With school out and summer vacation planning ramping up, my writing schedule has been blown out of the water. So here’s one of Aaron’s favorites from last year, in case you missed it or want a refresher….enjoy!
In the almost 10 years that I’ve been a parent, I’ve noticed an alarming trend of guilt that seems to be gathering more momentum day by day. It’s so prevalent, that it’s become a part of normal “parent language.” I hear “I’m such a bad mom” from my peers in the trenches every single day. It could be for something simple, like your kid threw a fit in the store and you spanked him/didn’t spank him/yelled at him/didn’t yell/walked out immediately/finished your shopping anyway, or a hundred other responses or discipline decisions that we have to make at any given moment. With so many opinions and cautionary tales associated with each decision we make, it can be easy to second-guess yourself or feel enormous amounts of pressure or guilt about parenting the “right way.”
While I’m definitely not immune to the mommy guilt, there are a few things that I’ve decided I REFUSE to feel guilty about. I’ve drawn my line in the sand, and I’m not budging.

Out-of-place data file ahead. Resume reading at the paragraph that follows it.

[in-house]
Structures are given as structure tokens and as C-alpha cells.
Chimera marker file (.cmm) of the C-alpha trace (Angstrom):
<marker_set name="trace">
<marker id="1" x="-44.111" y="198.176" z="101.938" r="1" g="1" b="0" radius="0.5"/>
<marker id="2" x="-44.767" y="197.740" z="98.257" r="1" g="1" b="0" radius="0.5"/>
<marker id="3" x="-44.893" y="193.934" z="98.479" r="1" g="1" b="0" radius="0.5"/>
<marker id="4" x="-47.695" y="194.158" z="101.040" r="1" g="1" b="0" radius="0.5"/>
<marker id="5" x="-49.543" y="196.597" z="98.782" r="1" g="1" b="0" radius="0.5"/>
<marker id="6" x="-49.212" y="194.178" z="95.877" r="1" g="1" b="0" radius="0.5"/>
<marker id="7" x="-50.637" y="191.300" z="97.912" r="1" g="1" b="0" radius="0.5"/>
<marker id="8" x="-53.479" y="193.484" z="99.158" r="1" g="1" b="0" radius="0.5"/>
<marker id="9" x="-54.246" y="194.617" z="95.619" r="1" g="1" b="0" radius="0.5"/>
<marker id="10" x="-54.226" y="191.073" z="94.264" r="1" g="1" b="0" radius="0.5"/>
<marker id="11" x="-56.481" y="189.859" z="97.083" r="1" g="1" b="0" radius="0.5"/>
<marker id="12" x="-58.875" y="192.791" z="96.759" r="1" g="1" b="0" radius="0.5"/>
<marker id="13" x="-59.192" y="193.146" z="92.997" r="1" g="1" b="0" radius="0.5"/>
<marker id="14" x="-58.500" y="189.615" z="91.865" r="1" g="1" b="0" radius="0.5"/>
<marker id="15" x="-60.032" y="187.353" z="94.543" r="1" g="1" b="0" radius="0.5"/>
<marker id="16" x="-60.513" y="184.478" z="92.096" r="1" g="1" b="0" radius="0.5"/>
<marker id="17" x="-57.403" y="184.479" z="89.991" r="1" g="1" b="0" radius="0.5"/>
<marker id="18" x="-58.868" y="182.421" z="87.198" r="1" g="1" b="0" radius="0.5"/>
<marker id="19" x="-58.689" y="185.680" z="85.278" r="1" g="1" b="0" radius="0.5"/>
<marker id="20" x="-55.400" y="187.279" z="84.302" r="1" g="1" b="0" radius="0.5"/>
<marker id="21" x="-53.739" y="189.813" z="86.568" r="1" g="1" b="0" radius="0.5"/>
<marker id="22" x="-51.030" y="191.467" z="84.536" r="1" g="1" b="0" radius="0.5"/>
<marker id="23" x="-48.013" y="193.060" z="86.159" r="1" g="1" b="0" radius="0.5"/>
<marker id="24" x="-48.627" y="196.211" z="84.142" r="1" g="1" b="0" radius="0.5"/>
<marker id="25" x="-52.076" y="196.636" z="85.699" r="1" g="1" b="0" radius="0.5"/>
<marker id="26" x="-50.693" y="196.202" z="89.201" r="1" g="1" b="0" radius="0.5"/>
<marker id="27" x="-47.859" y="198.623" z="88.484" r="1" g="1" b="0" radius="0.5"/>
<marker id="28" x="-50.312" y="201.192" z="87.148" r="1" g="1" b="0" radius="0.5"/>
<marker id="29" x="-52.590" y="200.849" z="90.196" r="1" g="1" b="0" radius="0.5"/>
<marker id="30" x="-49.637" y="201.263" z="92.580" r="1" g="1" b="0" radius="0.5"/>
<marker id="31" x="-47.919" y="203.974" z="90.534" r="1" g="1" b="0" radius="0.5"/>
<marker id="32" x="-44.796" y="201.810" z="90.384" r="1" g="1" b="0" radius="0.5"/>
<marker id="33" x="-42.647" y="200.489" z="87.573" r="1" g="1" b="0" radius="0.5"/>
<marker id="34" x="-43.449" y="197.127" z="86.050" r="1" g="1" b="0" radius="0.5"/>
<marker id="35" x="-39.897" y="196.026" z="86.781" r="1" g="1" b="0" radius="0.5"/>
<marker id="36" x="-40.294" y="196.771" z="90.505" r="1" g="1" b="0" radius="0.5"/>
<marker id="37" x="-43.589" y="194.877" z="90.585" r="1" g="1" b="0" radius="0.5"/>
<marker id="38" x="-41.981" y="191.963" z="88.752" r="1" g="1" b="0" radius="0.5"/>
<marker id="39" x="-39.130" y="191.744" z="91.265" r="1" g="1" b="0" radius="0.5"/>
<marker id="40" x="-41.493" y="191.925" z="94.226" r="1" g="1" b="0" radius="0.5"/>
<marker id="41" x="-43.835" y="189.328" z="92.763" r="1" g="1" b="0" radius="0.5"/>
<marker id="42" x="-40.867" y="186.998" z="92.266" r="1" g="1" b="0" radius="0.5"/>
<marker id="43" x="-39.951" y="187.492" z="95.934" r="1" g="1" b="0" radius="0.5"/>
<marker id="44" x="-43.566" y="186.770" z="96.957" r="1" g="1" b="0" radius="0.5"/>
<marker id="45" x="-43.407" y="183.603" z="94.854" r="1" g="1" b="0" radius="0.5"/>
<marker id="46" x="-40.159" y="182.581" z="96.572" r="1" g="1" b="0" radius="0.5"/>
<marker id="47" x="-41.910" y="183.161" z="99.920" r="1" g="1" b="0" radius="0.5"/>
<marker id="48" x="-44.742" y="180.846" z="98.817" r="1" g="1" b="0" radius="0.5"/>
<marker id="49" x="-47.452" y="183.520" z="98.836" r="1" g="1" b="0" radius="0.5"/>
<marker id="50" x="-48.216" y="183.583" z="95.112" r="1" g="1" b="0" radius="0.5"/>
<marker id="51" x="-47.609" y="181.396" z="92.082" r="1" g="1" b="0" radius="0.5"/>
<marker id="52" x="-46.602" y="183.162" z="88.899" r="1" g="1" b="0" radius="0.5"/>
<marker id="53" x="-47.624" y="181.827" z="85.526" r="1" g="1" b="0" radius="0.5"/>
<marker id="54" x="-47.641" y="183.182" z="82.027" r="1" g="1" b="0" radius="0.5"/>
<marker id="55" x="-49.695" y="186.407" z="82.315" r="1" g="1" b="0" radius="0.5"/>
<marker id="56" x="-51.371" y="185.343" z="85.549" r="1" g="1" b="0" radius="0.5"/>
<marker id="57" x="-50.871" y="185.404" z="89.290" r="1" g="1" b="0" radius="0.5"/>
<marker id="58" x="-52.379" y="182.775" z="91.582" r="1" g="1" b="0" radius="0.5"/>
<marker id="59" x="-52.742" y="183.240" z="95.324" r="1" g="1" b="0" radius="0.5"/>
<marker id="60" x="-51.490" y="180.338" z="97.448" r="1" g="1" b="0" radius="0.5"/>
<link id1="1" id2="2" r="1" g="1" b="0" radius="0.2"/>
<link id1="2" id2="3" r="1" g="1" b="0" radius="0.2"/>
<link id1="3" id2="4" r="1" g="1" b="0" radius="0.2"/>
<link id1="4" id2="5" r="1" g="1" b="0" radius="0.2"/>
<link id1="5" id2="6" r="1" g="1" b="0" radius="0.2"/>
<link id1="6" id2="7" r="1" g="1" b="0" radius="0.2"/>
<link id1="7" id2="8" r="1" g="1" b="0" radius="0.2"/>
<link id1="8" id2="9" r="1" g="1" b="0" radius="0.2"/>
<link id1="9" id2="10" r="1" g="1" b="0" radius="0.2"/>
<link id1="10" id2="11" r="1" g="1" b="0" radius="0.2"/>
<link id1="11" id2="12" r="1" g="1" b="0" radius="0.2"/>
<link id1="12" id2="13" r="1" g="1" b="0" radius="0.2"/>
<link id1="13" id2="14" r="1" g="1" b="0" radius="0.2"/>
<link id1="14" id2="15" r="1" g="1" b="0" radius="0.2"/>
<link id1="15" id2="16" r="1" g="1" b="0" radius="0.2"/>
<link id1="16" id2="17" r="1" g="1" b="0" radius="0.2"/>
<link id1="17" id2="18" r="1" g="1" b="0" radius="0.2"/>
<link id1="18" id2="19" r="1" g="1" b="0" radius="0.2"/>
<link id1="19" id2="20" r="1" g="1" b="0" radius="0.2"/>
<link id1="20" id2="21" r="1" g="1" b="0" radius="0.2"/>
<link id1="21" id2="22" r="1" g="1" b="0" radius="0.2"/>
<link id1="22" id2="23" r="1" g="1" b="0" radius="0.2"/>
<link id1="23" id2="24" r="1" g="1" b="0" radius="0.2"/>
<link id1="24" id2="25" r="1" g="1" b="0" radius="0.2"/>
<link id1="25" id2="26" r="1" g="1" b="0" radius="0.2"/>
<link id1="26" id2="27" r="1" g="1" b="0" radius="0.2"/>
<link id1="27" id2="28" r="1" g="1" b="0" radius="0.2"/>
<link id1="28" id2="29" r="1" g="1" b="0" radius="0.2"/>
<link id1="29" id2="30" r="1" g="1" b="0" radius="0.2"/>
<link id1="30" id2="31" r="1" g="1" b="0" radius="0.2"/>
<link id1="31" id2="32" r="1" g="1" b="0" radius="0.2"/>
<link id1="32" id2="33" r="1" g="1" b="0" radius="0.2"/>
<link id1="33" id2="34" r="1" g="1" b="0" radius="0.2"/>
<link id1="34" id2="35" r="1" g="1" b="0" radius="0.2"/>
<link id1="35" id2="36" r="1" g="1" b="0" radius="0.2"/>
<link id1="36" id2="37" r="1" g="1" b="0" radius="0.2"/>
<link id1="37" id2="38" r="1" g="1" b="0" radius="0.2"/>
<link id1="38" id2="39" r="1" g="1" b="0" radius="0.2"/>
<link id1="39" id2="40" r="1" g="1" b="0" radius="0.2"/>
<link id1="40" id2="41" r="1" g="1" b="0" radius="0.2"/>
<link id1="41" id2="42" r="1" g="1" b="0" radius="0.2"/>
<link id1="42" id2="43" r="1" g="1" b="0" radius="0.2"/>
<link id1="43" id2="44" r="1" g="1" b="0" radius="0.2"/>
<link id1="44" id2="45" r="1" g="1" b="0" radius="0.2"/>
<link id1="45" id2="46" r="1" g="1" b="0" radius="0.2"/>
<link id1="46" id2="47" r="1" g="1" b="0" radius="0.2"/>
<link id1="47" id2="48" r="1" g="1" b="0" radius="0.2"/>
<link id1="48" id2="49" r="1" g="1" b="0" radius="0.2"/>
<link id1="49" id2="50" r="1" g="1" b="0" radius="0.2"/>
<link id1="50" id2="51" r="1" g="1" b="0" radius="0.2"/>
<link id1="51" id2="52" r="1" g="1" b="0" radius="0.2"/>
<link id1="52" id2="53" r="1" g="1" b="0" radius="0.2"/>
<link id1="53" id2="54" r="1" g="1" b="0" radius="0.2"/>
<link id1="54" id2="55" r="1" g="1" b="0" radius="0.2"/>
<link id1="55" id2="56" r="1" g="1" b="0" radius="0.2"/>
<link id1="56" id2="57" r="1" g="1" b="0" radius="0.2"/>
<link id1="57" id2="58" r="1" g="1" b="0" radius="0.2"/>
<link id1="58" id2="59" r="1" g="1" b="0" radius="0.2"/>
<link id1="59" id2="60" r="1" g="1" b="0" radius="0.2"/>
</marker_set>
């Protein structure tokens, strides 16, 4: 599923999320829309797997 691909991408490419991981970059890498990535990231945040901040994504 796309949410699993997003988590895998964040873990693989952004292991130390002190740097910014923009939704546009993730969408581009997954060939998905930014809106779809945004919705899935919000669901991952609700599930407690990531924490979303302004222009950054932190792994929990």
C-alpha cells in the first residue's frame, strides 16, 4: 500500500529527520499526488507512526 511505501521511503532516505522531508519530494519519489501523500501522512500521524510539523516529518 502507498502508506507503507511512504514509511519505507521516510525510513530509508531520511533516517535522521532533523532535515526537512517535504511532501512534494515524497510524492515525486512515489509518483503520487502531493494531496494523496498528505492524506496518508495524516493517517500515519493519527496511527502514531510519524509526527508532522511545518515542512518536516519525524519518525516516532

Our faith is very important to Aaron and me. Most if not all of our decisions, values and behaviors are driven by our love for God and our belief in his Word. So we’ve made it a point to teach those same things to our kids. We put them in Sunday school, bible studies, and have normalized daily prayer. We talk about our faith openly and frequently, and encourage the kids to do so as well. I hear some parents say they don’t want to force any religion on their kids, they want them to make their own decisions regarding such a personal thing. To them I say, that’s absolutely your choice, but as for me and my house, we’ll serve the Lord. If I believe in something so strongly that I’ve changed my life, then I want my kids to believe the same thing. When they’re older they’ll have to claim their faith for themselves, and make their own choices about what they believe, but as they grow I’m going to give them the best teaching, encouragement and guidance that I can.
Time with my husband
I want my kids to grow up in a traditional family, because I believe they learn vital things from each parent that they can’t get from the other. The girls are learning how to be a woman from me, but how women should be treated from their father. My son gets love in different ways from both of us depending on our personalities. Not to mention the fact that raising four kids is MUCH easier with four hands instead of just two. One thing we do to keep our family together is to make sure that we don’t put the kids above the marriage. It’s easy to get submerged in the needs and wants of our children, but sometimes we have to sacrifice their desire for all of our attention and focus on our marriage first.
Make your own breakfast